Raiders

Gruden has 'a bullseye on my chest,' plenty to prove in Raiders return

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Gruden has 'a bullseye on my chest,' plenty to prove in Raiders return

Jon Gruden has star power, maybe more than any other NFL head coach. He can hock Coronas and Hooters wings with ease following a nine-year stint in the broadcast booth and a colorful stretch roaming the sidelines for Oakland and Tampa Bay.

The spotlight will track the silver and black in his return to coaching. Gruden understands it will be part of the Raiders experience now. The magnifying glass will expose beauty and warts alike while Gruden trying to show he’s still got it.

“I know there is a big bullseye on my chest, certainly,” Gruden said. “If the people want to use that as an incentive, then so be it. I worked for Al Davis in 1998. That was pressure. I was 34 years old. I’ve dealt with pressure before. I don’t really feel pressure. I love the excitement and thrill of competing, and I can’t worry about things I can’t control in that regard. I know people will want to step on me and beat me, and that is just the way this league is.”

The Raiders didn’t deal with pressure well last year. They were deemed AFC contenders and a sexy Super Bowl pick over the summer yet ended up 6-10, well known for having a glass jaw. Adversity often won the day, an unattractive attribute Gruden won’t tolerate moving forward.

Expectations are sky high entering Gruden’s first season, and despite the Super Bowl ring on his finger and five division titles in 11 seasons coached, Gruden feels he has plenty to prove in his the Raiders.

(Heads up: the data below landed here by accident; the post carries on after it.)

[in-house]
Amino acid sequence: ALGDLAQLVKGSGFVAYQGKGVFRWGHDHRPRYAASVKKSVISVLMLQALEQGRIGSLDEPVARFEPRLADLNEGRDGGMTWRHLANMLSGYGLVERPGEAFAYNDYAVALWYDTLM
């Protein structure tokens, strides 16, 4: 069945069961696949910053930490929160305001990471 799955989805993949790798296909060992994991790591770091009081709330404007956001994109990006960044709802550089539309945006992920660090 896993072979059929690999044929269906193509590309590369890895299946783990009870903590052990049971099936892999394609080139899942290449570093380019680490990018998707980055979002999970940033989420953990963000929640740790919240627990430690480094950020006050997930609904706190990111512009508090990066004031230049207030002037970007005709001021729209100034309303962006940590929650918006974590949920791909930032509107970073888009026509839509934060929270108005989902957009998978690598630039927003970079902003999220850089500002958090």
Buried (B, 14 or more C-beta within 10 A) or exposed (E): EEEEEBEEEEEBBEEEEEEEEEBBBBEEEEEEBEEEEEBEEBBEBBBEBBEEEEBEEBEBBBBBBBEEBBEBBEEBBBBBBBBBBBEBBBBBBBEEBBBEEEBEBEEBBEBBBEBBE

“I have not coached since 2008. I haven’t won a game since 2008,” Gruden said. “I haven’t lost any either, so I just want to keep that in perspective. I’ve got to hire a great coaching staff. It’s about the people, it’s about the staff, it’s about the tempo that we establish as a coaching staff. I’ve got a lot to prove and I know that.”

The NFL has changed since Gruden last ran a franchise, with schematic advancements and practice restrictions that make life harder on those teaching the game. Gruden won’t play as much catch-up as you might think. He has stayed involved with the game both as a broadcaster, a consultant and a football nerd who likes studying game tape.

“There are advantages and disadvantages, depending on what website you want to read,” Gruden said. “I will be people who are positive about this and those who don’t like it. I’ve been away for a awhile, but I didn’t close my eyes and shut my ears. I’ve been involved in football. My brother (Jay Gruden) is a head coach. Most of my friends are in coaching, and I go on vacations with my wife to training camp. That’s where I take her. It’s not I’ve been away from the game, but I do have a lot to prove.”

That isn’t just a motivational tactic. Gruden has to show he’s still got it, and justify a massive 10-year, $100 million contract.

“It’s always about the money. If you’re the highest paid quarterback or receiver or safety, the target’s always on your back,” former Raiders defensive back and current ESPN analyst Charles Woodson said. Gruden’s coming back after a long layoff, and everyone knows about the contract he got. They’re asking, ‘Is he worth that much money? That will be a part of the deal. There will be a lot of expectations, even after such a long layoff. I know he’ll be up to the challenge.”

An early quarterback run will help Raiders in this NFL Draft

An early quarterback run will help Raiders in this NFL Draft

This NFL Draft should be interesting at the top. Quarterbacks should dominate early proceedings, with teams ready to select as many as four passers in the top 10.